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I stumbled upon .NET's definition of double.NaN in code:

public const double NaN = (double)0.0 / (double)0.0;

This is done similarly in PositiveInfinity and NegativeInfinity.

double.IsNaN (with removing a few #pragmas and comments) is defined as:

[Pure] 
[ReliabilityContract(Consistency.WillNotCorruptState, Cer.Success)]
public static bool IsNaN(double d) 
{
    if (d != d)
    { 
        return true; 
    }
    else 
    {
        return false;
    }
}

This is very counter-intuitive to me.

Why is NaN defined as division by zero? How is 0.0 / 0.0 represented "behind the scenes"? How can division by 0 be possible in double, and why does NaN != NaN?

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3  
This is more about NaN than .NET's specifics... see en.wikipedia.org/wiki/NaN –  Jon Skeet Dec 25 '10 at 19:44
    
possible duplicate of double.NaN –  Ahmad Mageed Dec 25 '10 at 19:45
    
@Jon Skeet: I agree, thanks for pointing that out and for the link! Changed the question a bit, to be less .NET specific. –  GeReV Dec 25 '10 at 19:56
    
its compatibile with database-null. There is also a rule that says that null != null –  k3b Dec 25 '10 at 20:00
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3 Answers

up vote 6 down vote accepted

Fairly simple answer here. .Net framework has implemented the floating point standard specified by the IEEE (System.Double complies with the IEC 60559:1989 (IEEE 754) standard for binary floating-point arithmetic.). This is because floating point arithmetic actually has to work across many systems, not just x86/64 architectures, so by following the conventions this ensures that there will be less compatibility issues (for instance porting code from a DSP into an x86 processor).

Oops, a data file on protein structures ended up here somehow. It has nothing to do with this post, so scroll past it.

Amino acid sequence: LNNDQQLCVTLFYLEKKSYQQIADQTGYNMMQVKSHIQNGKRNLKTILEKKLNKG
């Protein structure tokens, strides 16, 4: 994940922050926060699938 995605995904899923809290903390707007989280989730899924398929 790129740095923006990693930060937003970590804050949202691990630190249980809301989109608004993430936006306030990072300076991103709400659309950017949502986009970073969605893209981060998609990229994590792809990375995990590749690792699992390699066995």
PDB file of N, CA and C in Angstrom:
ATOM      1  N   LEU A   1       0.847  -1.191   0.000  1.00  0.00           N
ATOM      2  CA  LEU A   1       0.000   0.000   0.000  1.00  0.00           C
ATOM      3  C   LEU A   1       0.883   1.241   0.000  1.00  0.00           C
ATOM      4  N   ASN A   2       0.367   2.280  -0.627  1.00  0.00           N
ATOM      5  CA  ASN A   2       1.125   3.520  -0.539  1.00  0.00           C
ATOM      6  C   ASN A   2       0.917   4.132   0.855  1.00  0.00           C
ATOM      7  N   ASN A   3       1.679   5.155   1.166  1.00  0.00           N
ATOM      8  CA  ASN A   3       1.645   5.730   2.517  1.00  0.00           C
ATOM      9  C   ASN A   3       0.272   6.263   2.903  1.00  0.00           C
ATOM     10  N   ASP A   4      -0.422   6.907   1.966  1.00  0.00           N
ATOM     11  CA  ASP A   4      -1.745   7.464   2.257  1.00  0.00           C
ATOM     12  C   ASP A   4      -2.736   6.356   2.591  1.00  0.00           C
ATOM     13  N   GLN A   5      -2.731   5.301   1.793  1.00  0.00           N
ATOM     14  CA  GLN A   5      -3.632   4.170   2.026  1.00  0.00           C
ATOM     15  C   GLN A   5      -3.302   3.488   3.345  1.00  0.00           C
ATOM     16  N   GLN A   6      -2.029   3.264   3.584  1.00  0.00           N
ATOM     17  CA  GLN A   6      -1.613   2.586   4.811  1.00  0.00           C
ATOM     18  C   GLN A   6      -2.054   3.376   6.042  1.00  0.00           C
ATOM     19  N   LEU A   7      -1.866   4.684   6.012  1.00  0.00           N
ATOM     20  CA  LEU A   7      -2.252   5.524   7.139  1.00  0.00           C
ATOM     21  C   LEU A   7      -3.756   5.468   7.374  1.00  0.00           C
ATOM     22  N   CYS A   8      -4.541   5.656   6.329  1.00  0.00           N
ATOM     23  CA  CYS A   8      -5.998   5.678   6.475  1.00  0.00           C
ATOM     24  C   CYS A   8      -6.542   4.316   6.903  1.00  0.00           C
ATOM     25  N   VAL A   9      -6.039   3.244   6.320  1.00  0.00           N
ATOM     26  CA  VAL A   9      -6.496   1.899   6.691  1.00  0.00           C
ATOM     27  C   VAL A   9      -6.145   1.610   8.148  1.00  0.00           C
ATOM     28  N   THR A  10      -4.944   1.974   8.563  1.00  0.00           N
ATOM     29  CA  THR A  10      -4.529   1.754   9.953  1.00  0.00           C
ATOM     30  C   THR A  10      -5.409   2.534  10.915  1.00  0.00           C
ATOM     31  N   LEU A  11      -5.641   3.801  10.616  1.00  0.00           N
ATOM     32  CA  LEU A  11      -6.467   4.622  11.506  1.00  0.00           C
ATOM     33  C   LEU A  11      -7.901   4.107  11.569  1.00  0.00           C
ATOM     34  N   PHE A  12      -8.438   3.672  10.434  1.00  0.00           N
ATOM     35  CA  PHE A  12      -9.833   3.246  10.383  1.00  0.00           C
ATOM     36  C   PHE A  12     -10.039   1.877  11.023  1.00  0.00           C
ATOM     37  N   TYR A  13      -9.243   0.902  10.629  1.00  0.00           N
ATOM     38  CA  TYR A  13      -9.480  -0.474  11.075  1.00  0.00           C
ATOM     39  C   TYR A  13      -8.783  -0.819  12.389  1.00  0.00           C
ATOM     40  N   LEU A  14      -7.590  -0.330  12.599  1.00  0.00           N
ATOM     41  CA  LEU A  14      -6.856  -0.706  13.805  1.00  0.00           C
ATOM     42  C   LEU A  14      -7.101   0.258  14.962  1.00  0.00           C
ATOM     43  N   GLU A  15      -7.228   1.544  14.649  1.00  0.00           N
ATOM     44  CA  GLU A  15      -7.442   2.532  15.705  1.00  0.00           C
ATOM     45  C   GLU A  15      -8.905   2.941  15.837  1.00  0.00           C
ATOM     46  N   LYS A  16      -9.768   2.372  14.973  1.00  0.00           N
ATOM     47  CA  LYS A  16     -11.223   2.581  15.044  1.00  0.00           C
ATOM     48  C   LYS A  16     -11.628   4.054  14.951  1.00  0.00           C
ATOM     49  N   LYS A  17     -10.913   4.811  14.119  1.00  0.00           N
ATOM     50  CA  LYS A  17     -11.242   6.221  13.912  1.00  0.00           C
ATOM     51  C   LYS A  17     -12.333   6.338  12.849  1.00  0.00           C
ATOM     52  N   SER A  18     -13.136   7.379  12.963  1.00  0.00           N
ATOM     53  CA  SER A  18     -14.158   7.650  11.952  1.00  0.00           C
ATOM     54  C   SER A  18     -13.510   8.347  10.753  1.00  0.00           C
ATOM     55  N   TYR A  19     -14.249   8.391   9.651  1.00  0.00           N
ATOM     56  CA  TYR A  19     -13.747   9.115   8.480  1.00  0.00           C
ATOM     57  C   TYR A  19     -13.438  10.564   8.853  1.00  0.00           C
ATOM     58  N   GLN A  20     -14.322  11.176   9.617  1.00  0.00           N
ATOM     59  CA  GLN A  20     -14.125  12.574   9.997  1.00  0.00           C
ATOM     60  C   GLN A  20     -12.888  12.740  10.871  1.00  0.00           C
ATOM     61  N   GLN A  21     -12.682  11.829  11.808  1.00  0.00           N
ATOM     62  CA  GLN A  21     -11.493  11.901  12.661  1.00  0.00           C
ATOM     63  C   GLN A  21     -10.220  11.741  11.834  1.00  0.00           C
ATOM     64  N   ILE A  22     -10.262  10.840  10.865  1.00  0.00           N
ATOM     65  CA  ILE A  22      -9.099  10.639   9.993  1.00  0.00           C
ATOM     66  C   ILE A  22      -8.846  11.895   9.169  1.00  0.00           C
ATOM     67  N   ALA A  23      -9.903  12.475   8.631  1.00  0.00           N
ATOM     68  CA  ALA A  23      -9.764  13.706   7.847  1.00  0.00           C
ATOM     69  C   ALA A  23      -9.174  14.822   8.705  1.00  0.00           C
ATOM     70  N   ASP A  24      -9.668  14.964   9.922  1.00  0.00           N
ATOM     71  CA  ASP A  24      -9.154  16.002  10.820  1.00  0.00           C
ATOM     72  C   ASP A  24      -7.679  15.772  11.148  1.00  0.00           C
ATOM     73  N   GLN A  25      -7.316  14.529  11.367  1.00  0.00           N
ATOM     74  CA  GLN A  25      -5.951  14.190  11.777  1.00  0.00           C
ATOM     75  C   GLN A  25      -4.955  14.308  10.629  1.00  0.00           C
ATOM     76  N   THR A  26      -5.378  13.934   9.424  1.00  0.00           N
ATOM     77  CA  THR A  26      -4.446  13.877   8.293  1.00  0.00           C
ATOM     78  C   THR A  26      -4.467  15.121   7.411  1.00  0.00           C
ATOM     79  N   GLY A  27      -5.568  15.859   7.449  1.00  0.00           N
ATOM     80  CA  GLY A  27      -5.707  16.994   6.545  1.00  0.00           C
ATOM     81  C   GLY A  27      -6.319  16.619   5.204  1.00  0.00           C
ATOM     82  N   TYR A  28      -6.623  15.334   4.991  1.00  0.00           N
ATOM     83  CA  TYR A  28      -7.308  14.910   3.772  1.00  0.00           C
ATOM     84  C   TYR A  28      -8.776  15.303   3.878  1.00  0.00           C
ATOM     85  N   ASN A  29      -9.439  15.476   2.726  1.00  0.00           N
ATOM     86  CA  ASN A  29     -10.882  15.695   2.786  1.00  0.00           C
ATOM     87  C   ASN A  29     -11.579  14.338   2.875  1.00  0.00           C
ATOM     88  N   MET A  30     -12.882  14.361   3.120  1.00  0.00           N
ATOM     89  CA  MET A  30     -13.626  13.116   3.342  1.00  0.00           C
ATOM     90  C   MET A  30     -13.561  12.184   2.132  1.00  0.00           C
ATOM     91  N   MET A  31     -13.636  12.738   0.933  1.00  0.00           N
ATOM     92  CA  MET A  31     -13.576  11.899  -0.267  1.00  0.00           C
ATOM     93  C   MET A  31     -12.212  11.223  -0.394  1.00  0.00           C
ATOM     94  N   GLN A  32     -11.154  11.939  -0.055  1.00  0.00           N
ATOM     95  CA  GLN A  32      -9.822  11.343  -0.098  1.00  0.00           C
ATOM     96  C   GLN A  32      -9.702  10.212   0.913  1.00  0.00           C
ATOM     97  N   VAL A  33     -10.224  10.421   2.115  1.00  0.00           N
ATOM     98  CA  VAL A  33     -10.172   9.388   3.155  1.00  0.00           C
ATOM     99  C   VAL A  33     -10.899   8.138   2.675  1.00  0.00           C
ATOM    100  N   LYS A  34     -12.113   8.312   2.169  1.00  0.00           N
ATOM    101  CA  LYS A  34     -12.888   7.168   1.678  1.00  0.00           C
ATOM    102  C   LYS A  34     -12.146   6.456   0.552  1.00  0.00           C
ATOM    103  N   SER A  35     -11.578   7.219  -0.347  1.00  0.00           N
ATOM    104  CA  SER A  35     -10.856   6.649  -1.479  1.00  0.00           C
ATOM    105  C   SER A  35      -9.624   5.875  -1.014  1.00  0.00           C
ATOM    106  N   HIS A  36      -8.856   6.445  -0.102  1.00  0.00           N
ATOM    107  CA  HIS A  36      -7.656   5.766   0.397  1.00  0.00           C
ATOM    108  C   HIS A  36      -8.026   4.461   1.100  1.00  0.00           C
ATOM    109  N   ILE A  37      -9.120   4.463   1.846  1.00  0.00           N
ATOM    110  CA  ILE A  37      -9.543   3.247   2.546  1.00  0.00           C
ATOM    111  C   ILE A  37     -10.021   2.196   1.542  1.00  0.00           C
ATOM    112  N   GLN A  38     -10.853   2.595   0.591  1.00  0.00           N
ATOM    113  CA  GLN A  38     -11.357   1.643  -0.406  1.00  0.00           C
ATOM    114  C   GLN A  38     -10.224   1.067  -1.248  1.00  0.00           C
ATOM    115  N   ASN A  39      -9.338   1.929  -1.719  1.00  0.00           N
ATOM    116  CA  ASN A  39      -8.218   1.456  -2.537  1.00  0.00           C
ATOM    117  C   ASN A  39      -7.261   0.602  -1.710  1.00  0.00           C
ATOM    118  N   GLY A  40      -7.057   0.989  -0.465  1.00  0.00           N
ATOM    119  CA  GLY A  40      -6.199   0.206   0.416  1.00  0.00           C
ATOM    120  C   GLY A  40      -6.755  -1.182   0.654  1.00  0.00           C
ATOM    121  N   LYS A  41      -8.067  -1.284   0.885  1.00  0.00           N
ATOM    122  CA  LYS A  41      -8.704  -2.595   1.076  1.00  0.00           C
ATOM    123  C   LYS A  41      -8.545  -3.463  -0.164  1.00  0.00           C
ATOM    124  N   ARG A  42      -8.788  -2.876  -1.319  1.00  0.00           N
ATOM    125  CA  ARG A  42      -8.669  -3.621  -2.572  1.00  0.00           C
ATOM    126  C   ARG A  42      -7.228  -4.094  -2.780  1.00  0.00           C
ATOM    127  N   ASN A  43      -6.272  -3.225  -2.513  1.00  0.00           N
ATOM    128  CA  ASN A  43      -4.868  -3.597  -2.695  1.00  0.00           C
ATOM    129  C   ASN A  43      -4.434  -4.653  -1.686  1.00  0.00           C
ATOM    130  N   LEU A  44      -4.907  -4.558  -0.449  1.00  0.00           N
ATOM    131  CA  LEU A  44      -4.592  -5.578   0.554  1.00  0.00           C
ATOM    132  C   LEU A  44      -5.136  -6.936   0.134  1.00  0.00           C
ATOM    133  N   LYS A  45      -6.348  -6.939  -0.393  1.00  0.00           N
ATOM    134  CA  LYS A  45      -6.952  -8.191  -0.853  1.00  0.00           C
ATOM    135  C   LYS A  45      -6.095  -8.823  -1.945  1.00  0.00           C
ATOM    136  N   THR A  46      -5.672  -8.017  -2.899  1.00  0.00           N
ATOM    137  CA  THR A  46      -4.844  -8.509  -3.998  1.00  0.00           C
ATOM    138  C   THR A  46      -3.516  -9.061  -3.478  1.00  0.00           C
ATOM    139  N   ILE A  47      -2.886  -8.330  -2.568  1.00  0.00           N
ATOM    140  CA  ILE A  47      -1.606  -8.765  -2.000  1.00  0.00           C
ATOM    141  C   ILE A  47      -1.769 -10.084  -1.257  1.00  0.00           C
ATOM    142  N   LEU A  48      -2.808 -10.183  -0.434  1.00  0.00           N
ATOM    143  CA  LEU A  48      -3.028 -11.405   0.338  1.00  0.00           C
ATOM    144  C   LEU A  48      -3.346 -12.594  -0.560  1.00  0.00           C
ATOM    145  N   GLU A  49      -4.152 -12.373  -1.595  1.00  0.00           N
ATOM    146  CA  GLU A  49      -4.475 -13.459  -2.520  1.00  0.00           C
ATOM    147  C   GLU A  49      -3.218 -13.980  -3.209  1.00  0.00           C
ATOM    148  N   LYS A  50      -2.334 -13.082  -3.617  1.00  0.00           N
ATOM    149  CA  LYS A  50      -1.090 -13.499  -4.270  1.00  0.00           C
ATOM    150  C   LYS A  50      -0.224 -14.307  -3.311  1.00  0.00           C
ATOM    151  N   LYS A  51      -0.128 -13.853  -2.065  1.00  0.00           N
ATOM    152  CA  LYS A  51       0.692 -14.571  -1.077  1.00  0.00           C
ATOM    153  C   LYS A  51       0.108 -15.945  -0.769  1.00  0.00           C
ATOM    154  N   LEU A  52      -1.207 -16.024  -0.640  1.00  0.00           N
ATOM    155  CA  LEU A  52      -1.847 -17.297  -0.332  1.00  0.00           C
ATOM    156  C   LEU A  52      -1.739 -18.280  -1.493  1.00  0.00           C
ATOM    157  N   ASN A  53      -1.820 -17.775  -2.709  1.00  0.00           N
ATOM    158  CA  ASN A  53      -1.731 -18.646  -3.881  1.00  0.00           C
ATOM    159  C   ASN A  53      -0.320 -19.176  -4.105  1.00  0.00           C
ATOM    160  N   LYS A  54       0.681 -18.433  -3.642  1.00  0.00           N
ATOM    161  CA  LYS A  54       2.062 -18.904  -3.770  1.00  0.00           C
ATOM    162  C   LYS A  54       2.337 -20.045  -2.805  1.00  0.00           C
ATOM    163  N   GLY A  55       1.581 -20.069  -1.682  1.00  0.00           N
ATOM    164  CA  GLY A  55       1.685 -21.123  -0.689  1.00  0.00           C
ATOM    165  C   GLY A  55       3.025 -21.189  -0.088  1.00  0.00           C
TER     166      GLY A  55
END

As for the d != d, this is a performance optimisation. Basically this instruction relies on a hardware instruction which can very quickly determine if two double floating point numbers are equal. Under the standard, NAN != NAN and therefore is the fastest way to test. Trying to find a reference for you.

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I don’t think it’s a performance optimization. Rather, this is the standard (and probably the only portable) way of testing for NaN which works by definition. –  Konrad Rudolph Dec 25 '10 at 19:49
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Why is NaN defined as division by zero? How can division by 0 be possible in double, and why does NaN != NaN?

All of these are mandated by the IEEE 754 standard, which pretty much all modern CPUs implement.

How is 0.0 / 0.0 represented "behind the scenes"?

By having an exponent with all bits set to 1 and a mantissa with at least one bit set to 1. Note that this means that there are a large number of different bit patterns that all represent NaN - but, as mentioned above, even if the bit patterns are identical, they must be considered not equal (i.e. == must return false).

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From the C# Spec:

14.9.2 Floating-point comparison operators The predefined floating-point comparison operators are:

bool operator ==(float x, float y); bool operator ==(double x, double y);
bool operator !=(float x, float y); bool operator !=(double x, double y);
bool operator <(float x, float y); bool operator <(double x, double y);
bool operator >(float x, float y); bool operator >(double x, double y);
bool operator <=(float x, float y); bool operator <=(double x, double y);
bool operator >=(float x, float y); bool operator >=(double x, double y);

The operators compare the operands according to the rules of the IEC 60559 standard: If either operand is NaN, the result is false for all operators except !=, for which the result is true. For any two operands, x != y always produces the same result as !(x == y). However, when one or both operands are NaN, the <, >, <=, and >= operators do not produce the same results as the logical negation of the opposite operator. [Example: If either of x and y is NaN, then x < y is false, but !(x >= y) is true. end example]

As to how NaN is represented behind the scenes, the wikipedia article on the IEEE spec has some examples.

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